by Suranga Jayasena

BIM enables automated take-off, and more significantly the automated estimating in minutes if not in seconds by linking those to appropriate rate libraries. This has raised worries if the Quantity Surveyors will become redundant. Will they actually, is not a question to be answered; but a choice to be made by individual Quantity Surveyors”

Did BIM make you nervous?

Quantity Surveyors perform different roles. While BIM may influence most of them in varying degrees, the above context would directly affect the role of Estimating. This paper reviews whether the role of an estimator would actually become redundant in future because of the introduction of Building Information Modelling (BIM). It briefly answers two basic questions.
Will BIM become the standard?
Can a computer replace an Estimator?

Will BIM become the standard?

Twenty years ago, did we think that CAD would become the standard? Did computer ‘allergy’ among senior professionals prevent CAD adoption? Didn’t CAD find a solution on its own for the practical barriers by introducing a new layer of CAD Draughtsmen to the industry?

BIM’s ability to effectively utilize computers to efficiently overcome many drawbacks in present systems, and the measurable benefits it can bring to the clients and builders alike seem to assure it becoming the industry standard. Barriers in the Information Communication Technology (ICT) end for BIM application are negligibly small with the ever increasing capacities in terms of information processing, storage and communication. The demand for BIM will find its own ways to overcome the practical barriers for BIM adoption as did the CAD systems. It is obvious that BIM will become the standard; what is not known is when it will. However, the interest of those who are into BIM is so intense that the change will not be very far.

Can a computer replace an Estimator?

Software tools are available which can fully automate the quantity take-off. However, they are still not able to perform it to comply any of the Standard Methods of Measurement (SMMs) commonly in use. This is because SMMs come with variety of different measurement rules which are not built into these applications yet. Software developers have not ventured into this area probably because there is not enough demand for it from Estimators. The demand is further limited by the fact that most countries have their own standards resulting in a very limited market for each development. In existing applications, a building element modelled as a column in BIM will be measured by the computer as a column even if its length on plan is more than four times the thickness, while SMM7 does not allow measuring it under columns, for example. Nevertheless, given the fact that computer can interpret the necessary information from the BIM model to test this rule, proper coding in software will enable built-in application to automate quantity take-off. Thus, automated take-off to an SMM should not be impossible.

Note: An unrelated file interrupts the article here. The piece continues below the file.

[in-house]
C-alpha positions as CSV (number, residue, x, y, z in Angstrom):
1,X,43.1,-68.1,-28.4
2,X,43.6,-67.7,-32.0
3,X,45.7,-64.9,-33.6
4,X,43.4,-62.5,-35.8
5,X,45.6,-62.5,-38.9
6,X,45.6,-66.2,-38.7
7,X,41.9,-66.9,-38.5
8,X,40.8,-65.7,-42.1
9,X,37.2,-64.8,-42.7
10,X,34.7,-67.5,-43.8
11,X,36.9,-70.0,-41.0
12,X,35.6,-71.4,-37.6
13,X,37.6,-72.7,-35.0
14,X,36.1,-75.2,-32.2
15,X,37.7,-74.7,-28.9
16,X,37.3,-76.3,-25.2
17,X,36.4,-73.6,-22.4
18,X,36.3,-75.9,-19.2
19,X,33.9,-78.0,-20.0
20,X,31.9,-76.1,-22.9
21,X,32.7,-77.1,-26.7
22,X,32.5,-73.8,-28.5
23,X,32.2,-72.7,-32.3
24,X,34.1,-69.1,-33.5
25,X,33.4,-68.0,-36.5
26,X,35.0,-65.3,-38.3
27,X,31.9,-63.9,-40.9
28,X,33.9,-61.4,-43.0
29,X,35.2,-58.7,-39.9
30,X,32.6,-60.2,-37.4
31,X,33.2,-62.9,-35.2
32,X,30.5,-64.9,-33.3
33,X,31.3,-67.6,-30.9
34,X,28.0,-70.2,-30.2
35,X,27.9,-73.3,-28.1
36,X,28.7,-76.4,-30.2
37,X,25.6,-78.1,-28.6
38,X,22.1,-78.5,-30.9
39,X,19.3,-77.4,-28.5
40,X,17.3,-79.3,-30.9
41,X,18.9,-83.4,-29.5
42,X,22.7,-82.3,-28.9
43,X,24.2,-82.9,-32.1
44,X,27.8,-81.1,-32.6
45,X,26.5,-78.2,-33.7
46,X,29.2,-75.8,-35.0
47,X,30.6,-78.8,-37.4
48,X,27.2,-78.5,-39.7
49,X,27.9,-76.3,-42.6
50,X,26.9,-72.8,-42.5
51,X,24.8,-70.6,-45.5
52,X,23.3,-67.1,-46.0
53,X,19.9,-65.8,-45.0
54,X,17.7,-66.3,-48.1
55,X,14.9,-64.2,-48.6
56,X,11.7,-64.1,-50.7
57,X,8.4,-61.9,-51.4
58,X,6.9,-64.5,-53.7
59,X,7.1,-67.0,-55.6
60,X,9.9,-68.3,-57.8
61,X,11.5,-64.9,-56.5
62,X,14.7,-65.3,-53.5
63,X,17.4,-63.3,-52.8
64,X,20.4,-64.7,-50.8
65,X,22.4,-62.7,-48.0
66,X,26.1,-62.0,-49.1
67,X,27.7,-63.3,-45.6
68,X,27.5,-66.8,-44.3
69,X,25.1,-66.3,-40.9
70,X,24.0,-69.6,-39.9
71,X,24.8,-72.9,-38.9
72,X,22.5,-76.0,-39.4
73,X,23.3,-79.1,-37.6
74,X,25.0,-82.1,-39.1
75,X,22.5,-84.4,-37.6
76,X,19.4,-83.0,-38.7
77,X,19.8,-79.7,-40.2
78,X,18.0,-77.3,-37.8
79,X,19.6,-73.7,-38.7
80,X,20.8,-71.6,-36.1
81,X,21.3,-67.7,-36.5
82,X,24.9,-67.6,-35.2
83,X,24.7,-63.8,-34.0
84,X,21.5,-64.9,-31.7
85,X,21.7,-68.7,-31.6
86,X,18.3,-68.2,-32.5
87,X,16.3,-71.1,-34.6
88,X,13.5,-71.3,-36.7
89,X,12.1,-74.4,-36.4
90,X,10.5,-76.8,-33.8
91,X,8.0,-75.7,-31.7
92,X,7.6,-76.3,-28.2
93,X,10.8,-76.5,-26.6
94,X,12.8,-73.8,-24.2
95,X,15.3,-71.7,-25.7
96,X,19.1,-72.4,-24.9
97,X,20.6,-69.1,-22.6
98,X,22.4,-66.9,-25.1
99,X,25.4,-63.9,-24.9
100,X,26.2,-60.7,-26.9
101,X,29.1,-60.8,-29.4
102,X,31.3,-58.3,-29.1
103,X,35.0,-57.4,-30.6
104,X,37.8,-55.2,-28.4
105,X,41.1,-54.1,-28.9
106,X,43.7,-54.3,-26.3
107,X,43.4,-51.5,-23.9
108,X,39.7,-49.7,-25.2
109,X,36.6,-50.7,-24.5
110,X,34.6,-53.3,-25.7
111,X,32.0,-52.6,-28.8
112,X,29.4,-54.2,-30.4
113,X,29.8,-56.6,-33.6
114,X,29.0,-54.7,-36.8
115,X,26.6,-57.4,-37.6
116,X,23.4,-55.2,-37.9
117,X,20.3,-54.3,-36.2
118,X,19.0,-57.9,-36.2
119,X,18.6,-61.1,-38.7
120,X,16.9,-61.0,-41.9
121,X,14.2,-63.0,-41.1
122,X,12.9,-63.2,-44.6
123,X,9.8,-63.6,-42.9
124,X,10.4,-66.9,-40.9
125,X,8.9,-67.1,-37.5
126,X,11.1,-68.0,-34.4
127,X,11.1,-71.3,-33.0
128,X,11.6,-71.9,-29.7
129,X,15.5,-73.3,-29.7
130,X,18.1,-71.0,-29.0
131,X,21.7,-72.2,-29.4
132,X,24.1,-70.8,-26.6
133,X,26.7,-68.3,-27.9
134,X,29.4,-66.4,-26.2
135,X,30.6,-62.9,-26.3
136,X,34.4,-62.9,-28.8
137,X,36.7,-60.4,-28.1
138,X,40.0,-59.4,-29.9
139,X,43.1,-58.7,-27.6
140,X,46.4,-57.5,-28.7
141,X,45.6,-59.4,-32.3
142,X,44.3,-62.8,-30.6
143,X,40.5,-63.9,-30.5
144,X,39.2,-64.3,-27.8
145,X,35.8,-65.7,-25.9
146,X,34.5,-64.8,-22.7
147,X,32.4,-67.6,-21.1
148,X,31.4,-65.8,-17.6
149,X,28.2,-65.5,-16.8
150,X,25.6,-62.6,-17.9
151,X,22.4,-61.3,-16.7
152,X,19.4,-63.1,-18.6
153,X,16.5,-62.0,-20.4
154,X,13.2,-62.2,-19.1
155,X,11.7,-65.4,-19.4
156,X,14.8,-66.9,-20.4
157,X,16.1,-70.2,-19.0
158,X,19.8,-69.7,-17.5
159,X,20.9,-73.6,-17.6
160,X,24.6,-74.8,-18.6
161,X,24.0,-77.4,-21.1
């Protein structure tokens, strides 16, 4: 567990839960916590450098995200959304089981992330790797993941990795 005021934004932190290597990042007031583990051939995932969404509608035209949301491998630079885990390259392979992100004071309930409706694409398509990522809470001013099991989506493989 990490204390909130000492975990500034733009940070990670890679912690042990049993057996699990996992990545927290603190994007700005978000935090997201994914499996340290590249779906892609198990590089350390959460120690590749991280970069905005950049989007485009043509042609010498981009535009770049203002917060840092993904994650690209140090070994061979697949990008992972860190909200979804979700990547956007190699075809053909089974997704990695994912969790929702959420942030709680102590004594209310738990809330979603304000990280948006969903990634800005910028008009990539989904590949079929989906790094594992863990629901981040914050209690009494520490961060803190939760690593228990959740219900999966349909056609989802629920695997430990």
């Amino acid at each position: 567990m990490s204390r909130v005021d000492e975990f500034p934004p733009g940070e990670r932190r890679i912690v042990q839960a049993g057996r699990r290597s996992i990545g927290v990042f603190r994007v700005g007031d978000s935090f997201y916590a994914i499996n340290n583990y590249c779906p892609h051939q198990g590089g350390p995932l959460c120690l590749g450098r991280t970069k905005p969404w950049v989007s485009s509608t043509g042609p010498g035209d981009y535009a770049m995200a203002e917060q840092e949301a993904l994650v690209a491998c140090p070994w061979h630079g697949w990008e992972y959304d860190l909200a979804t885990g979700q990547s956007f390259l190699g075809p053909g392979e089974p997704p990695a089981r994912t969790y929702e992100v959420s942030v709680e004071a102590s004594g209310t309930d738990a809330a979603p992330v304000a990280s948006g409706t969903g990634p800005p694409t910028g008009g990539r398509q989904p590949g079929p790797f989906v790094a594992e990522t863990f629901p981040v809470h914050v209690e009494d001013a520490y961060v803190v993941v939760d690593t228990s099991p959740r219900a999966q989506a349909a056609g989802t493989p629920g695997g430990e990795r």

However, the current tools are capable of elemental quantities take-off with high precision. The elements in a building can be uniquely identified by using building specification standards like UniFormat or custom standard of an organization. Automated quantity take-off can record the quantities along with these identifiers. Automated estimates are generated by exporting these quantities to elemental estimate format which is linked to a price database where the prices are recorded against the said unique identifiers.

It is observed that the building industry is gradually moving from building construction towards building assembly. Historically, the concept that building is a unique product had hindered offsite production, to a considerable extent. At present, various economic, social and environment pressures urge builders for offsite production and assembly at sites. Interestingly, BIM will enable production of precisely coordinated building elements offsite. Many building element manufacturers already have their products’ models as BIM Objects to be downloaded from their websites or from central repositories. These objects can have complete specification and cost information, or unique reference to databases. BIM modellers can directly include these objects into their models. Object models of the other custom designed objects (elements) can be sent to manufacturers for offsite production. Amongst the benefits are high buildability and minimized construction time and wastage. Thus the effects are multiplicative for creating a building assembly industry which will make an elemental estimate more reliable.

At current level of technology, BIM can save 80% of estimating time. In other words, 80% estimators should have become redundant if BIM was the industry standard. Would this necessarily be the fact? Whatever said, BIM will foster a culture of freely exchanged views and information enabling all project stakeholders easily access and update project information helping to unify all phases of the project from inception to salvage.

About the Author:
Suranga Jayasena (Membership No. GG 0210)
B.Sc.(QS) (Hons), M.Sc.(Building)
Senior Lecturer at Department of Building Economics, University of Moratuwa, Sri Lanka